According to wikipedia (edit: according to the lead actresses), the film was co-directed by co-writer Hugo Fregonese, an Argentine filmmaker who found success in his home country, Hollywood, and, for a brief time, Europe. He is a significantly more important filmmaker than Carnimeo whose work includes Savage Pampas (Spanish: Pampa bárbara, 1945; the 24th greatest Argentine film according to Museo del Cine’s Pablo Ducrós Hicken), Golden Globe-winning noir My Six Convicts (1952), Gary Cooper and Barbara Stanwyck western Blowing Wild (1953), and UK western Old Shatterhand (1964). I’m not familiar enough with Fregonese to freely guess what he contributed to Find a Place to Die. Hopefully this disc’s extras, which I usually watch after finishing my review, clue me in.
Spaghetti Westerns – The Good, the Bad and the Violent: A Comprehensive, Illustrated Filmography of 558 Eurowesterns and Their Personnel, 1961-1977 by Thomas Weisser (McFarland, 2005)
Find a Place to Die was, again, another spaghetti western with an iffy copyright history that found its way onto budget label DVDs (Mill Creek, specifically). I don’t think it was ever released on US VHS or Beta, but the transfers were tape quality, anyway. VCI’s standalone DVD tried a little harder, but was still pretty bleak. This Blu-ray debut – currently only available as part of Arrow’s Blood Money four-disc collection – merely needed to be anamorphically enhanced to be an upgrade, but is, fortunately, another 2K restoration from the 35mm camera negative and it looks as good as the other films in the set. There are the usual minor print damage artifacts, like white dots, streaking lines, and small scratches, but cinematographer Riccardo Pallottini’s dynamic photography and natural palette help disguise damage and punch-up texture. There are a few mushy bits and grain can appear clumpy, but the colors are consistent and details pop, even against the muddy darkness of some sequences.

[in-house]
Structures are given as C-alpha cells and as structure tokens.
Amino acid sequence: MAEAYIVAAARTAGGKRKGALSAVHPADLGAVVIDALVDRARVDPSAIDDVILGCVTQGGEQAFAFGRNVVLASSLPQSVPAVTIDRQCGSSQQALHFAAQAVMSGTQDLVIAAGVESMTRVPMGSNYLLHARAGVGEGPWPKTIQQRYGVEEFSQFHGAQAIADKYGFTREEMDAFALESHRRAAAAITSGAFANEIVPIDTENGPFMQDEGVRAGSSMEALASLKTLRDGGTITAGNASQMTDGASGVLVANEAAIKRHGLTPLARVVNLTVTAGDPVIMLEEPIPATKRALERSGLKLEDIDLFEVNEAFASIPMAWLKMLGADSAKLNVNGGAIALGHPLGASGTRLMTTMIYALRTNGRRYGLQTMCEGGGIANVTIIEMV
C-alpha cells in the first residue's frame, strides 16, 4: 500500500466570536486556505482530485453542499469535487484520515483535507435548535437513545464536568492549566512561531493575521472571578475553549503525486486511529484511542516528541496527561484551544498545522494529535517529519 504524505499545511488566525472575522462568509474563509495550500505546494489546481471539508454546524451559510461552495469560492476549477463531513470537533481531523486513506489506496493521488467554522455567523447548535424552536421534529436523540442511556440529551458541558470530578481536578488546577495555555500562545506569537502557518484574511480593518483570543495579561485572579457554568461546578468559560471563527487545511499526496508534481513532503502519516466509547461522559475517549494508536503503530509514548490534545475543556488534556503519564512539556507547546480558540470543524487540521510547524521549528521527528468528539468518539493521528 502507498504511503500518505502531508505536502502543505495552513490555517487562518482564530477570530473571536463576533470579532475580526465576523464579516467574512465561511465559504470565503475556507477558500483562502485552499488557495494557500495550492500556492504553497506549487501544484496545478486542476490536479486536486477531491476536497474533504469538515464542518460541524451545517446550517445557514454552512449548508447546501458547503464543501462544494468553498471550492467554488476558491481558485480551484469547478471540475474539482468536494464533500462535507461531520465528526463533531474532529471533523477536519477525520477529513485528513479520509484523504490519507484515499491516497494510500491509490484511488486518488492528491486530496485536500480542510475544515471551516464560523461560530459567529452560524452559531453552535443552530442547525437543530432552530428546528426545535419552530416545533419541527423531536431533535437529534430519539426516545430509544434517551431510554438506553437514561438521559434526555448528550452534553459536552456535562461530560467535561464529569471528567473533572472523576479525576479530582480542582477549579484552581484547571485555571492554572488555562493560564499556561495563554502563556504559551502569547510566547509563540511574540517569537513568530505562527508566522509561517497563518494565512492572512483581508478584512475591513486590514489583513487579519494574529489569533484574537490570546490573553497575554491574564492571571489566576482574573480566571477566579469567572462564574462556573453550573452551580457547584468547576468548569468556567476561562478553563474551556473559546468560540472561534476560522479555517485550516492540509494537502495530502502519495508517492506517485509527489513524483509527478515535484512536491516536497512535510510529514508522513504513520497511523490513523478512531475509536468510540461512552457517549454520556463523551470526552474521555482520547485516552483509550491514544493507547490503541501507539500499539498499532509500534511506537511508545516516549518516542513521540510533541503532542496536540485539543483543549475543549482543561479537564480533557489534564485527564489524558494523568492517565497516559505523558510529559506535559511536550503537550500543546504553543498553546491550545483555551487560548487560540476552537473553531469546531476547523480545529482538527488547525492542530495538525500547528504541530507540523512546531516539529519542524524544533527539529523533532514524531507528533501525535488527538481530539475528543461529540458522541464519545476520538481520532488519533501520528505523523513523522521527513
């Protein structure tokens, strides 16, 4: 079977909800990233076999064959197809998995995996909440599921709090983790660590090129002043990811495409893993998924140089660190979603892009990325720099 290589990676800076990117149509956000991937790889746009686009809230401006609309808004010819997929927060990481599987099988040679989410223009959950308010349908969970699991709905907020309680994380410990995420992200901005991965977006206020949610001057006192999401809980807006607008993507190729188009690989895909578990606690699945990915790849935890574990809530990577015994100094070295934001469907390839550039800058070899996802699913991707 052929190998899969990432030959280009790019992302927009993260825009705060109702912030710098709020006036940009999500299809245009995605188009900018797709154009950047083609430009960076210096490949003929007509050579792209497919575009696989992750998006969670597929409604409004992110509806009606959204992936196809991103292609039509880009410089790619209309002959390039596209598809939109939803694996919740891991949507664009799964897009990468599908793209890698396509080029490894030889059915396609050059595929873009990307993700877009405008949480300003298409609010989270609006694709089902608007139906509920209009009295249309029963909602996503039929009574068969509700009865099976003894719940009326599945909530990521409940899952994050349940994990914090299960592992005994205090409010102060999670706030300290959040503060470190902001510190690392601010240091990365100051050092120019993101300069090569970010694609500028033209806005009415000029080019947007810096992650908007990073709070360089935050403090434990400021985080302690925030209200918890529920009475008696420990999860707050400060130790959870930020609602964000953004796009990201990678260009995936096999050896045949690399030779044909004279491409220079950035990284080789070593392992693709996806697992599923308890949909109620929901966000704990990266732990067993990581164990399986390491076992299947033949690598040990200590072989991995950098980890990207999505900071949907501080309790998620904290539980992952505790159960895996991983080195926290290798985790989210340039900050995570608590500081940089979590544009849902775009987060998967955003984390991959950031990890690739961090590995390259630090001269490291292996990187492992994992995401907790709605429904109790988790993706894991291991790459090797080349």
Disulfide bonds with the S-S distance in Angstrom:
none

Find a Place to Die is presented with English and Italian dub options, both in uncompressed LPCM mono. As per usual, it was shot without on-set sound and all official language tracks are dubbed. The English track would be the preferred one in this case, since Hunter dubbed his own performance and a number of actors are speaking English on-set. Sound-wise, I could barely tell the difference between the tracks, though I should specify that this is a case where I couldn’t jump from one to the other with the push of a button – I needed to go back to the main menu and choose between versions of the film. Gianni Ferrio was a stalwart B-western composer, who never scored a major hit, but worked on plenty of solid genre entries, like Giorgio Ferroni’s Blood for a Silver Dollar (Italian: Un dollaro bucato, 1965), before turning to gialli, including Duccio Tessari’s The Bloodstained Butterfly (Italian: Una farfalla con le ali insanguinate, 1971) and Puzzle (Italian: L’uomo senza memoria, 1974). This particular score is a unique blend of older Hollywood and newer spaghetti motifs. The theme song, “A Place to Die,” was written by Gerrio and favored collaborator Lilian Terry and is sung by Jula De Palma, famed performer and wife of composer Carlo Lanzi.
Commentary by critic Howard Hughes – The author of Once Upon A Time in the Italian West: The Filmgoers' Guide to Spaghetti Westerns (I.B. Tauris, 2006) discusses the careers of the cast & crew, Fregonese’s possible contributions (briefly), the mostly Italian locations (and American/Mexican locations they’re meant to represent), the unusual presence of nudity throughout the film, Find a Place to Die’s context in the bigger spaghetti western pantheon, and watching Italian genre films on UK home video.
Venus and the Cowboys (11:45, HD) – An introduction from the Professor of History of Italian Cinema at the University for Foreigners of Perugia (Italy), journalist, and film critic, Fabio Melelli, who chats about Fregonese’s input (apparently, both Giordano and Petit claimed in their autobiographies that he was the real director), the film’s use of outdoor locations, Hunter’s Hollywood career and move to Europe, the rest of the lead cast, and censorship woes.
Sons of Leone (18:10, HD) – An archival interview with Carnimeo, who looks back on his education, his career as writer, assistant, and director, being a budget-friendly filmmaker, the westerns’ change into comedies, and some of his favorite collaborators. He doesn’t mention anything about the ‘ownership’ of Find a Place to Die or Fregonese name at all.
Traditional Figure (31:17, in English) – An in-depth career retrospective of composer Gianni Ferrio by musician and disc collector Lovely Jon.